gemini x home run seedling oddities

I made a fair number of gemini x home run crosses this past year. The seeds have been germinating up a storm, BUT… I have seen a very high number of rootless seedlings AND a very high number of seedlings that look fine until about the 3rd trifoliate. After this they just stop growing. Ocassionally I have a normal seedling, but this is probably running about 1 out of 10-15. My take on this is that these 2 genomes just do not like one another.


I’ve got one cross like that Liz. The seedlings get to the third trifoliate and collapse.

I think they are just too genetically confused to live.

I have hope at least a few will survive. It’s heartbreaking to watch them fade after getting so far.

I had a similar situation happen last year. When the seeds opened up, instead of sending out a root first as usual they sent out the seed leaves and the roots never developed. I had a very low germination rate with them to begin with and coupled with the fact that so many didn’t develop roots meant I had very few seedlings survive. These were R.blanda OP seeds and most likely from more than one pollen parent, so it was was probably a problem with the seed parent more than with a particular cross.


I suspect there might be higher frequencies of oddities when we work with triploid parents (Home Run). During sex cell formation chromosome pairing and segregation can lead to aneuploid gametes- those with incomplete sets of chromosomes. Some get through if they are not too unbalanced and still are able to produce offspring. Aneuploid offspring can have severe problems. For instance, in a chromosome doubling study I did I found a seedling with 20 chromosomes and it grew slowly and had twisted, odd petioles. It probably was trying to stabilize at the triploid level or was close enough to it to survive, but was missing one chromosome and somehow that unbalance in gene dosage led to some challenges. In humans we know aneuploidy can have significant observable effects as well (extra chromosome 21 or duplicated region of 21 leads to Down’s Syndrome as one example).

When we use triploid parents, aneuploid gametes are more common and we may get a higher rate of weak seedlings than we would otherwise typically see. Perhaps one approach that can help is to use triploid pollen very heavily on stigmas of diploid or tetraploid females so pollen competition can help lead to more euploid gametes getting through due to frequently greater vigor and pollen competition.



David, working with triploid banksia hybrids this is exactly what I’m observing. When using triploids in breeding one must grow out a larger than average number of offspring in order to select out those with normal vigor. This said there is still plenty to choose from. I suspect some resultant seedlings are making the jump to tetraploid as they are of normal vigor and apparently normal fertility.

Hybrids involving ‘Home Run’ as pollen parent are proving somewhat similar. It’s already apparent that some seedlings produced from tetraploid seed parent using ‘Home Run’ pollen are showing limited fertility as seed parent. I suspect these too will prove triploid.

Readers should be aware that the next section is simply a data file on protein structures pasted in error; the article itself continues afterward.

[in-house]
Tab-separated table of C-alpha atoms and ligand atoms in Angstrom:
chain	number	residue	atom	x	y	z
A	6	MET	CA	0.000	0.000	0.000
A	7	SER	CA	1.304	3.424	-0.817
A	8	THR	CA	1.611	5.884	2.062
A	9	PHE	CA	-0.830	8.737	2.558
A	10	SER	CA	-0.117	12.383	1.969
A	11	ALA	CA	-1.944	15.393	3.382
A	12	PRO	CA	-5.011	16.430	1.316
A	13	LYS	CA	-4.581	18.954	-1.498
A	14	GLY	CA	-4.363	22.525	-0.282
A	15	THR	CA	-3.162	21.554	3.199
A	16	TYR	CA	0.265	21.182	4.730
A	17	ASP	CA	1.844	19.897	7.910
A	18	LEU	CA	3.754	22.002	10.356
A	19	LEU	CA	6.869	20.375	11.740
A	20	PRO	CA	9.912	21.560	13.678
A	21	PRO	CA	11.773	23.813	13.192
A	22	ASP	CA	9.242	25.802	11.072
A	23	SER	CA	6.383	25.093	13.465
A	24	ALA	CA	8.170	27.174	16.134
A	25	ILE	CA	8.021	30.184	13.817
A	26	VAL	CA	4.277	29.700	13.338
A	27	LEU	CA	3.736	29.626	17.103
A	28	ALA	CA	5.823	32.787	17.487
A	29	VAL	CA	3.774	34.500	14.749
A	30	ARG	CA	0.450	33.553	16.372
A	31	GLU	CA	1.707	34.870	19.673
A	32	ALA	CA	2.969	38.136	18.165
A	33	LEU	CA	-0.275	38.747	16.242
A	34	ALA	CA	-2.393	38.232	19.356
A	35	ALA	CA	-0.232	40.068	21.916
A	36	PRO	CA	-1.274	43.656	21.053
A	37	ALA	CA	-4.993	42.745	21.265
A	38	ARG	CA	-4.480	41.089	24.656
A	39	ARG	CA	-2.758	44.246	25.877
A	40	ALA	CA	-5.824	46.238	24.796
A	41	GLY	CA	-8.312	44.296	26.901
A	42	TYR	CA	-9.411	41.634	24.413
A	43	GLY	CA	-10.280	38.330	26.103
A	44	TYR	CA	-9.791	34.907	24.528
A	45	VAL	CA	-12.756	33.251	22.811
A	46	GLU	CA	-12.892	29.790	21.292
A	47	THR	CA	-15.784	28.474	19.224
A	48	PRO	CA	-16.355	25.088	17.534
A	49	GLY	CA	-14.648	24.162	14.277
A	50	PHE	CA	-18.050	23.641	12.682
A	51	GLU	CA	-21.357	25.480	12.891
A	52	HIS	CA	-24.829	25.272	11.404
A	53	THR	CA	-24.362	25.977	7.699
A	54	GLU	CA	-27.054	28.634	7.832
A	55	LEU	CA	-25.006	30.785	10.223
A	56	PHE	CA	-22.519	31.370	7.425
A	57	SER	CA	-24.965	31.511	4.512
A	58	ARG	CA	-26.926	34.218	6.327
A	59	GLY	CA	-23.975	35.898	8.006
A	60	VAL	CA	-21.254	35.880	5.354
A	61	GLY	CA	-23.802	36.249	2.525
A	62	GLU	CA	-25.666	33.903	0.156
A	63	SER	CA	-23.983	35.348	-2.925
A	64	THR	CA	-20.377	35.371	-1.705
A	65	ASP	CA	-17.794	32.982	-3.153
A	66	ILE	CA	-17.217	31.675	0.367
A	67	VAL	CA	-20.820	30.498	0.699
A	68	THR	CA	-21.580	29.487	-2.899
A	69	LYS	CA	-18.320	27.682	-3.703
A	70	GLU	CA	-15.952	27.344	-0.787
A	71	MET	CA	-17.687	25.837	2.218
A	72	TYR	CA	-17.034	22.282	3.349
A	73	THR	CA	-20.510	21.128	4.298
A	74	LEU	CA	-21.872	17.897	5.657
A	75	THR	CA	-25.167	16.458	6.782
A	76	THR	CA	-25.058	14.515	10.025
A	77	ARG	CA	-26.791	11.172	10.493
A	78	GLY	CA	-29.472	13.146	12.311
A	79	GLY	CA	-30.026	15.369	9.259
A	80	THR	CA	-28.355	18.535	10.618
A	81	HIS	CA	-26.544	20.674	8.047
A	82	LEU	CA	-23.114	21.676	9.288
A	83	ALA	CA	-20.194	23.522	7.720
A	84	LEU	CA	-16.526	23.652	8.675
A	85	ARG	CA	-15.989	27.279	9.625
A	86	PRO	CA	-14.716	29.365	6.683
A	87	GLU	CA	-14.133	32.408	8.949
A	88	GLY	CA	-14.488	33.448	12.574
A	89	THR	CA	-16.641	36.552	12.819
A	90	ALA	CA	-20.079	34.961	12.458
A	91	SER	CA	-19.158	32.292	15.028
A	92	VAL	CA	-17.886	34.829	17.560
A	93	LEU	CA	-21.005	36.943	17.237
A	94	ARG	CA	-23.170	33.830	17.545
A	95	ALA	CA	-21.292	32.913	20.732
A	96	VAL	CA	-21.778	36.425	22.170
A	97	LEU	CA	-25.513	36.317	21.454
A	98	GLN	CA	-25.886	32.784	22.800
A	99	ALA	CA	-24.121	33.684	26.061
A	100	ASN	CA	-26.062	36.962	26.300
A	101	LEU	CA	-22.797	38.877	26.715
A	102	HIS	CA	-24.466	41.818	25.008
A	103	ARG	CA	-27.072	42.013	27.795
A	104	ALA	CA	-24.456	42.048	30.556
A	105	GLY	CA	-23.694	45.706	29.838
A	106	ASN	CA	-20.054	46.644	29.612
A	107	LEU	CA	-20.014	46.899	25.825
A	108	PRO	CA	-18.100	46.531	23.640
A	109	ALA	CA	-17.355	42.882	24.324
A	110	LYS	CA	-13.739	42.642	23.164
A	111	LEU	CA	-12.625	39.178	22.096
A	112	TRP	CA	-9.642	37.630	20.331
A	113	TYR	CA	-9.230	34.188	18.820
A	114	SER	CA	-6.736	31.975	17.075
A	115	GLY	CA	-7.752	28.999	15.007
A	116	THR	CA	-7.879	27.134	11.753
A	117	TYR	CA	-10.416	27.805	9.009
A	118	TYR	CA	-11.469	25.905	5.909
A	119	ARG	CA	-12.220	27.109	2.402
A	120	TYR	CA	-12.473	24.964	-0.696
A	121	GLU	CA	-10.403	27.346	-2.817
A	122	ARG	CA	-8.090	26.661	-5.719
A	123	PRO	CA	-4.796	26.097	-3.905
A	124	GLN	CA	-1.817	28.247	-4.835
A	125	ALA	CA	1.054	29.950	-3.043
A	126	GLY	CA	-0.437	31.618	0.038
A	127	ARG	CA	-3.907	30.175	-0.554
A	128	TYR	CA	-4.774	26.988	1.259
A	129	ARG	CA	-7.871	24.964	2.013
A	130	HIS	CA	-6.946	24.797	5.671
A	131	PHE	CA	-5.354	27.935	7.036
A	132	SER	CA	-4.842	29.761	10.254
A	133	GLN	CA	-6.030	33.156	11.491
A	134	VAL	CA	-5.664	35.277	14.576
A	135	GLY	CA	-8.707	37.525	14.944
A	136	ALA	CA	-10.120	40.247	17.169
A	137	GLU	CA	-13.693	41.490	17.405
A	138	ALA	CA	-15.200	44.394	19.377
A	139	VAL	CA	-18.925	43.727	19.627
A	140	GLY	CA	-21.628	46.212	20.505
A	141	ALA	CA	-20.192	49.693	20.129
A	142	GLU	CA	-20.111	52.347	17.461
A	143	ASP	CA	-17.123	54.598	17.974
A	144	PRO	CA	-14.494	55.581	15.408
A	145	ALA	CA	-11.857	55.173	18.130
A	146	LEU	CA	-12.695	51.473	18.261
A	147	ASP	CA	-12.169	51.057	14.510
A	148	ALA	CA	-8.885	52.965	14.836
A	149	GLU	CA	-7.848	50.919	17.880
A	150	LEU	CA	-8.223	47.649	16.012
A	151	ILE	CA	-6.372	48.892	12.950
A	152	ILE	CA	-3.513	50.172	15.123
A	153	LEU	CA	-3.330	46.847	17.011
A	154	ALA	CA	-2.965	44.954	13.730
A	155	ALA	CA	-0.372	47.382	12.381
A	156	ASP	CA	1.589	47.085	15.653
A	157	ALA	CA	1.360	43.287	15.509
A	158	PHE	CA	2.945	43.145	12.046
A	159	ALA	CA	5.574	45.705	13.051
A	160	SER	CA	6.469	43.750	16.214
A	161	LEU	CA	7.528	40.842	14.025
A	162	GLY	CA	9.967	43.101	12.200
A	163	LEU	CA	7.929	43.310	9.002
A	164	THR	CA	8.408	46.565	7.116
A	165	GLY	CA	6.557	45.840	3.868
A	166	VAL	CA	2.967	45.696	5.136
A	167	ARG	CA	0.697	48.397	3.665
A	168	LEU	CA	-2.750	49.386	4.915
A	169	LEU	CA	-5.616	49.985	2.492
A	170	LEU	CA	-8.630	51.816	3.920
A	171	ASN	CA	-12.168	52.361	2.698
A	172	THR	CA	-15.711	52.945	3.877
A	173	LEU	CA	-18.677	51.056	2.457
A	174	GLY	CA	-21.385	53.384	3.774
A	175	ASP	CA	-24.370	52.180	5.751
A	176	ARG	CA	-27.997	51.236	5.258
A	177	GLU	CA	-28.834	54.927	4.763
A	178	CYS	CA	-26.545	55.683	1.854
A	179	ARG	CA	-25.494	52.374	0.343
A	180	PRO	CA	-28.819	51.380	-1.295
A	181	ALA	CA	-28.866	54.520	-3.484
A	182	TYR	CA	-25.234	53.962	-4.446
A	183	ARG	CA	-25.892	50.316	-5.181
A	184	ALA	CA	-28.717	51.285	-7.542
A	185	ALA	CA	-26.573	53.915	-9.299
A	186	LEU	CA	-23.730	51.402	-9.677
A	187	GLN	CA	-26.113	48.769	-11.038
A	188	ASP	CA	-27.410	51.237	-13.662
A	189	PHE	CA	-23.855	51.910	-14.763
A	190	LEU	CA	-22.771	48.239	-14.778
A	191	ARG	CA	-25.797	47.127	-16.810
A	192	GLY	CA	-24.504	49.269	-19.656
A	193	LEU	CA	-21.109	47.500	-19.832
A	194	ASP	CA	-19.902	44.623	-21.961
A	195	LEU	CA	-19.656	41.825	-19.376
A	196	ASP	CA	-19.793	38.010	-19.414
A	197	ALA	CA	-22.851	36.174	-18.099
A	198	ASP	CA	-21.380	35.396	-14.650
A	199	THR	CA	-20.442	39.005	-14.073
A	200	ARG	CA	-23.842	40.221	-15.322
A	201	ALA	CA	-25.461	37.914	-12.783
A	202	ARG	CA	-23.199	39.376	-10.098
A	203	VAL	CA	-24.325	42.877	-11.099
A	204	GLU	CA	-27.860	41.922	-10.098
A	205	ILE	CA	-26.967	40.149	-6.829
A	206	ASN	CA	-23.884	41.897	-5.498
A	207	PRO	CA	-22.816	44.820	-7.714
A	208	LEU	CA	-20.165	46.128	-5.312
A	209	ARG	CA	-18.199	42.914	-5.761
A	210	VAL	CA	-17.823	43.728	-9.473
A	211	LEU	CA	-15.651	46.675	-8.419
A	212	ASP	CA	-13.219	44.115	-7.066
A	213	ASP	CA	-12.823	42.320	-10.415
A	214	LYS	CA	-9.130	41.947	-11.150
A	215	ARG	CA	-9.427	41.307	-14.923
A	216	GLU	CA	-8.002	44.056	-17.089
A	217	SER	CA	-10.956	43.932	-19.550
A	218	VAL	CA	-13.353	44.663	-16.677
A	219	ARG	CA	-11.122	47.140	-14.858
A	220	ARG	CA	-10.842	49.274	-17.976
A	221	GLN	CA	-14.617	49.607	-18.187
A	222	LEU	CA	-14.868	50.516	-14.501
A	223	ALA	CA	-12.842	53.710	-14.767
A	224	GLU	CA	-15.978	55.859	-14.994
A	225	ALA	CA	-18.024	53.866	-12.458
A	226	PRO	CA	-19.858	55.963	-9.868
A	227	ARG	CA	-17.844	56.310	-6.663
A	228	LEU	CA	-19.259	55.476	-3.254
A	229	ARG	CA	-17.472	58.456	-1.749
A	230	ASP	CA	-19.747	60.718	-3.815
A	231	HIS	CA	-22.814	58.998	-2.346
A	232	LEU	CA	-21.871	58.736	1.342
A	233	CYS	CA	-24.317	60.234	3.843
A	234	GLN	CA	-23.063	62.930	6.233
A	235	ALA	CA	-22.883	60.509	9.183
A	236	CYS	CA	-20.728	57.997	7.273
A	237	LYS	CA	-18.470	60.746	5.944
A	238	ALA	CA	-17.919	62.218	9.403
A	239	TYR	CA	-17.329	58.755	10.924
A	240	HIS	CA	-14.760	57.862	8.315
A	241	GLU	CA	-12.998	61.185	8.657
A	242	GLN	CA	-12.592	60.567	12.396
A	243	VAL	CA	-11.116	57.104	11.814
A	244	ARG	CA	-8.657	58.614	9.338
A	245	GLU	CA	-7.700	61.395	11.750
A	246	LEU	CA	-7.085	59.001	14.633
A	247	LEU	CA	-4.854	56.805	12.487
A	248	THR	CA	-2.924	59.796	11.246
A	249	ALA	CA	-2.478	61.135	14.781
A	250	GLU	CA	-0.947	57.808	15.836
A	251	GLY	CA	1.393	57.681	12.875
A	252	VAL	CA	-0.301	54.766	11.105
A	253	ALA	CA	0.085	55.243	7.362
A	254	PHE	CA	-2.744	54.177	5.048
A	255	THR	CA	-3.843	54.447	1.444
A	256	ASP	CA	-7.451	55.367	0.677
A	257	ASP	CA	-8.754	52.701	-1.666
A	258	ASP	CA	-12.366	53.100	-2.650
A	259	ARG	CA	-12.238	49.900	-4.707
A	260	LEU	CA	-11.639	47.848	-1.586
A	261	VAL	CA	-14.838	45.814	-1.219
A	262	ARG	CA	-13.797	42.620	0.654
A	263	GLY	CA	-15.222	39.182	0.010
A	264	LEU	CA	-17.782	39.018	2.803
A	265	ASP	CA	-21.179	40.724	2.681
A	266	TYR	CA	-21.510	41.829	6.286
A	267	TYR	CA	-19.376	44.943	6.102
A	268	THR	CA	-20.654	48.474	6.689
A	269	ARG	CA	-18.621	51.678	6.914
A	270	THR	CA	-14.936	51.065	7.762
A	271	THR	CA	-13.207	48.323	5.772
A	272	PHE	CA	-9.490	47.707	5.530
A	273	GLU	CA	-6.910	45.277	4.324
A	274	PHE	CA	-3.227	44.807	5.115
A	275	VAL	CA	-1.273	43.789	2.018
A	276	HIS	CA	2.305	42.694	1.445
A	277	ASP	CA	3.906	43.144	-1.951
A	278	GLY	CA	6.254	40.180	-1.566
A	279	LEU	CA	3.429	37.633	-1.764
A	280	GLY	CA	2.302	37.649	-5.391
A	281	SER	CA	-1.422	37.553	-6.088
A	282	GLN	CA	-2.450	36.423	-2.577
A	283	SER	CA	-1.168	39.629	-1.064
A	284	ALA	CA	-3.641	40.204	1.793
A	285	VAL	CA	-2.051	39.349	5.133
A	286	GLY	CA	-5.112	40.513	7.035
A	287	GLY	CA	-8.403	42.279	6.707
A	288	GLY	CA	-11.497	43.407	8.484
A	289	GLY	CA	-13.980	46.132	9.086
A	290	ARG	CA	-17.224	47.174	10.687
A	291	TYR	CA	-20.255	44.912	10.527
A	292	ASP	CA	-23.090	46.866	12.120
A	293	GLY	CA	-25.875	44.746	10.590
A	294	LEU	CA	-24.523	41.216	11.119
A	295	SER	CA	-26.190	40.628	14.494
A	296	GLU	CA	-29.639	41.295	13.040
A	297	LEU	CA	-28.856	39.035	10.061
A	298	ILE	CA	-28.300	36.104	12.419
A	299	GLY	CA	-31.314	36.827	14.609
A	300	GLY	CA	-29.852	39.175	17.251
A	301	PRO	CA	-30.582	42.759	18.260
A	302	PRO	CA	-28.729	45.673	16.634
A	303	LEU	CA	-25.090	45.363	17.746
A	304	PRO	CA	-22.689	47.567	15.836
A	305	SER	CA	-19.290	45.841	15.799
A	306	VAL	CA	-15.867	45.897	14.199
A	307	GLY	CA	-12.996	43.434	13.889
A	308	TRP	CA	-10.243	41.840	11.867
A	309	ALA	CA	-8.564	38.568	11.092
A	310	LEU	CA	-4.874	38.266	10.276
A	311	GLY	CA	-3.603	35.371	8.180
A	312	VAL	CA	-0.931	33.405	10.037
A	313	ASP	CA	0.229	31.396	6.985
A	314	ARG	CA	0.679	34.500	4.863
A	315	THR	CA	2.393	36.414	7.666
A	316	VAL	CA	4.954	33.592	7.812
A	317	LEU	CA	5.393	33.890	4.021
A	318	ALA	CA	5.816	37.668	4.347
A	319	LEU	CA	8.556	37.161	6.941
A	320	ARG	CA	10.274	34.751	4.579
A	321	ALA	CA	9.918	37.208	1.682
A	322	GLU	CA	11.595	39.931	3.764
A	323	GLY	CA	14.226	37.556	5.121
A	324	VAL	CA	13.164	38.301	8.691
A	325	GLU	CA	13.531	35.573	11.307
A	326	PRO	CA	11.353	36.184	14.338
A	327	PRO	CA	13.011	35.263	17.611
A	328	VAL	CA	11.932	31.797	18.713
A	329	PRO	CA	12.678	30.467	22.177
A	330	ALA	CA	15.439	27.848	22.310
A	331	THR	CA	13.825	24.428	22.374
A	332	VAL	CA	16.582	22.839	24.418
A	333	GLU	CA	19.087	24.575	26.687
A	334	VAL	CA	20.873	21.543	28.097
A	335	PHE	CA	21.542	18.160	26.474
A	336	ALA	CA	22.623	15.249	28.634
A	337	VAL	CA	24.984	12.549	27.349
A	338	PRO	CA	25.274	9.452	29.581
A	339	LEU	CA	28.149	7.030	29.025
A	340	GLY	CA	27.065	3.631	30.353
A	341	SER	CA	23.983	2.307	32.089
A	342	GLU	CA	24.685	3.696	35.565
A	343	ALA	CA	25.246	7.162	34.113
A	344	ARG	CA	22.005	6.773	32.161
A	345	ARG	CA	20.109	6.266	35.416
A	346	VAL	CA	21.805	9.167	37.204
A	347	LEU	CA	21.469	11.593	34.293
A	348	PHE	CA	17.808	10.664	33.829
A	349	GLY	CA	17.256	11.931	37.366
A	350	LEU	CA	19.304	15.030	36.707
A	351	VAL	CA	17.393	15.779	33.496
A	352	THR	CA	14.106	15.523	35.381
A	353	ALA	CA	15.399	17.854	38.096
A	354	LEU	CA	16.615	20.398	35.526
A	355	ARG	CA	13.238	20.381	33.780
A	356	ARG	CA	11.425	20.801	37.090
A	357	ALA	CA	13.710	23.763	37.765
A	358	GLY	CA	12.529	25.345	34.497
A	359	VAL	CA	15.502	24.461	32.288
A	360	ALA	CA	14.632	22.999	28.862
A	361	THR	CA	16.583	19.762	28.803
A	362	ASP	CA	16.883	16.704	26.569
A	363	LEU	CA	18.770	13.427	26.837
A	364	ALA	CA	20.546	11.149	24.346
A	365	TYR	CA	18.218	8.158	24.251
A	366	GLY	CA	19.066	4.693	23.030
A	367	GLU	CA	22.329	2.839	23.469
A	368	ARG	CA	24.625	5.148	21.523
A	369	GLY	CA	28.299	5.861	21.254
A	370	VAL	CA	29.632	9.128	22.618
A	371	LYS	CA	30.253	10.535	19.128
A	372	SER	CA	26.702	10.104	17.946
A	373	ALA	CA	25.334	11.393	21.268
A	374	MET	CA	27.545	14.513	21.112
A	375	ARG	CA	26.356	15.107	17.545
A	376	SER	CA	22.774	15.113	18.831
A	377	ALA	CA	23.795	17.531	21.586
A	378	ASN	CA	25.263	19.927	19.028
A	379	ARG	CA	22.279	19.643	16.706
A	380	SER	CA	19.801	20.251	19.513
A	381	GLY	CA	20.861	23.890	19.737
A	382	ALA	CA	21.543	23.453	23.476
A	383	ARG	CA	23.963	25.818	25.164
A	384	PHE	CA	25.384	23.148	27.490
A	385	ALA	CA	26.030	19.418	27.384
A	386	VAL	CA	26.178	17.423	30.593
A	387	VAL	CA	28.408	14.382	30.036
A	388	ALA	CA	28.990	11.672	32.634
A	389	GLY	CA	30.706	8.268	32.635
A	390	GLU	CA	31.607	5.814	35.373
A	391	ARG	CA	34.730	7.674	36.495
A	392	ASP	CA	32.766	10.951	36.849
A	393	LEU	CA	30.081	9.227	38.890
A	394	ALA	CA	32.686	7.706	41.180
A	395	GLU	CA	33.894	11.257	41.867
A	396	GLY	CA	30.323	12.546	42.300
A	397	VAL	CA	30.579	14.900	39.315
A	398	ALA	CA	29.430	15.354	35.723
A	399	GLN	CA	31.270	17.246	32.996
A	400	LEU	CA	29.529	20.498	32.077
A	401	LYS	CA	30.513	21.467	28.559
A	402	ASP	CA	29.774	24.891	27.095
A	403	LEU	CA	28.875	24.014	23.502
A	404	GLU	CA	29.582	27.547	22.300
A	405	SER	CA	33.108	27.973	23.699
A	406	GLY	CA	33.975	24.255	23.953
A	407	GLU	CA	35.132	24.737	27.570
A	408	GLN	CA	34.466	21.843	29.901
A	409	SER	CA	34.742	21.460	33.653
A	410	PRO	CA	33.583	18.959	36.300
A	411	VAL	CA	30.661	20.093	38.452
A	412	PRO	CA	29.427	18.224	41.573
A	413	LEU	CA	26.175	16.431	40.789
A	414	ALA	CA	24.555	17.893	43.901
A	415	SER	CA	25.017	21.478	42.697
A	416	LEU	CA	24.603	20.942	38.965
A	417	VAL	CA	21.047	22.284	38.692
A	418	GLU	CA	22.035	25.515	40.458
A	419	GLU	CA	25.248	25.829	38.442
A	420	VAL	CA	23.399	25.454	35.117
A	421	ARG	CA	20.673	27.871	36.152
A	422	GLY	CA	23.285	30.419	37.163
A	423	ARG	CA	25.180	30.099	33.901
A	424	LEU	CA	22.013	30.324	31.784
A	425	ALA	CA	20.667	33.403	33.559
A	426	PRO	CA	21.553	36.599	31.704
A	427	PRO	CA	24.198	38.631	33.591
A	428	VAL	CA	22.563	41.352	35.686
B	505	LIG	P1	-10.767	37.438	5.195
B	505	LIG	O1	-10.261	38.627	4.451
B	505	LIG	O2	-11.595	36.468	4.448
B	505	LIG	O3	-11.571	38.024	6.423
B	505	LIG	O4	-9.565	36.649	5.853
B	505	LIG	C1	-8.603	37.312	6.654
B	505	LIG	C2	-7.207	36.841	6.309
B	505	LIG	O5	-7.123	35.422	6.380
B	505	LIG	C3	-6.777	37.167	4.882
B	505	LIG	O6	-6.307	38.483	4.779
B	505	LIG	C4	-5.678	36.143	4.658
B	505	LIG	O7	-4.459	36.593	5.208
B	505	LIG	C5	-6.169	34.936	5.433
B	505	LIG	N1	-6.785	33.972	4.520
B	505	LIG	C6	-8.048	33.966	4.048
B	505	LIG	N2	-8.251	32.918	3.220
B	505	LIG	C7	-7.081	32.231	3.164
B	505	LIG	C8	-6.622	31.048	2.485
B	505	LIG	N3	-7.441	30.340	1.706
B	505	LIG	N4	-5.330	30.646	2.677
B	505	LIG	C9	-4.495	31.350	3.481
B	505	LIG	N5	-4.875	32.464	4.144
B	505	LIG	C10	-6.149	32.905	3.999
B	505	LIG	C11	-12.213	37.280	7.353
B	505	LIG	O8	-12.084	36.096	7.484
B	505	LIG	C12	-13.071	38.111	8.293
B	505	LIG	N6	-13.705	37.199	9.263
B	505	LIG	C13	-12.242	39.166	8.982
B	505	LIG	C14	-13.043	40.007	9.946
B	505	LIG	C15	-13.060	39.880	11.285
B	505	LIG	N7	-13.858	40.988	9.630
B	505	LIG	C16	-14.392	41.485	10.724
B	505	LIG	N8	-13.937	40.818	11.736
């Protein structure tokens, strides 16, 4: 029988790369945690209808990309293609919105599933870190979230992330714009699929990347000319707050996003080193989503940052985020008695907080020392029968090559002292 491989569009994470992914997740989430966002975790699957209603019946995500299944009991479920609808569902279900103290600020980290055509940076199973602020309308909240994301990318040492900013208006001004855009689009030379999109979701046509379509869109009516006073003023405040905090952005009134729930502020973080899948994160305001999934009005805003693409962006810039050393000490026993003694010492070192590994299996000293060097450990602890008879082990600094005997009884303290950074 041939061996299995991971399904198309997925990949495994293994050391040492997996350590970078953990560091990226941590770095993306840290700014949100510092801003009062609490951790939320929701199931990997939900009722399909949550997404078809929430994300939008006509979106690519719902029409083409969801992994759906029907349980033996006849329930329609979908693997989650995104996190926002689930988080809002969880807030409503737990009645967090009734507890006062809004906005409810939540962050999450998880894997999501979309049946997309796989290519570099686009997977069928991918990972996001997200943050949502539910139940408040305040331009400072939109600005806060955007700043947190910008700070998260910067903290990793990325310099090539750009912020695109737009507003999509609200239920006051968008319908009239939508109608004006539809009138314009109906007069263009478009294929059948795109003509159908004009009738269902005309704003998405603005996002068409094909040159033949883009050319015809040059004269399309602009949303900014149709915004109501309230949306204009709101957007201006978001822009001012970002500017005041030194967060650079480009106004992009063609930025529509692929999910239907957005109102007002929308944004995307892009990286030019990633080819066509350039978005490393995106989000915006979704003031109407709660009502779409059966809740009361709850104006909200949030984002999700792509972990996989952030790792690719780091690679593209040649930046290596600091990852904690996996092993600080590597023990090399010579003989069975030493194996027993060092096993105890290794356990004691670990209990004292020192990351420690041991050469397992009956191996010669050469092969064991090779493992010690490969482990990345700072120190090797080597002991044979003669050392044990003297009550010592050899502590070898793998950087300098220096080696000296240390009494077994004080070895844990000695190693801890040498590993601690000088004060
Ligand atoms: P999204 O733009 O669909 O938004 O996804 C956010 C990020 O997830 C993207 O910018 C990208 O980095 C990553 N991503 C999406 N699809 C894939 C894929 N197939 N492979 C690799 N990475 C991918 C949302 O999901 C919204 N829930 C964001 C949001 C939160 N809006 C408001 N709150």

Triploid x triploid crosses are the worst in terms of vigor but they are possible. I suspect if one were to grow out enough of them, those with average vigor could be obtained.

Yeah, I agree with your assessment David. This particular cross just really struck me as problematic. My Home Run seedlings from the 2006 crosses and Home Run seedlings from other 2007 crosses are not showing such a high frequency of off types. Perhaps Gemini is supporting more aneuploid pollinations to take than other seed parents???


Though genetic incompatibility may be the reason, it wouldn’t keep me from trying the cross one more time if it is an important one to you. I have seen some crosses one year fail miserably, then repeated the next year, do very well. Perhaps a mean fungus got in there and chewed up the newly forming root in the seed?!

Jim Sproul

Have you noted that some seed parents work really well one year and don’t the next?

Rose fertility vexes me at times.

I have Home Run still. I bought it asap the year before its big debut. However, I have still only tried it en mass with Cherry Meidiland. Im waiting on those to germinate. I still cannot decide any other crosses with it. I knew it would behave like First Prize in that one would have to use really bright or really dark roses to cross with it to get anything new in color. The fact that it is only decent as a male parent further hampers down the possibilities! I should probably cross it with Tatton, though. I got some nice coral and salmon shades out of Tatton x Rosarium Utersen last year. RU is also bland and monotoned like Home Run and First Prize. Another choice may be Tequlia, but I am waiting for germinations of that to see what kind of color patterns it produces. I think I crossed it with Ebb Tide last year? I forgot lol :stuck_out_tongue:

Home Run works on nearly everything, gives mostly red singles for me and some pinks so far. Some offspring act like triploids. I would think it would be great on Cherry Mediland.

Like my use with ‘Baby Love’, I hit ‘Home Run’ hard the first year, but used mainly its seedlings last year in crosses. I think that both (BL and HR) are very strong in single form and you need to move a generation or more away to get more exciting possibilities.

Jim Sproul

My Home Run seems to be setting fruit for the first time this year. Some are close to ripe. I don’t want to open them up will I am sure the seed are mature.

I will probably sow them for fun.

I would have bet I wouldn’t find hips on this one ever. Weird!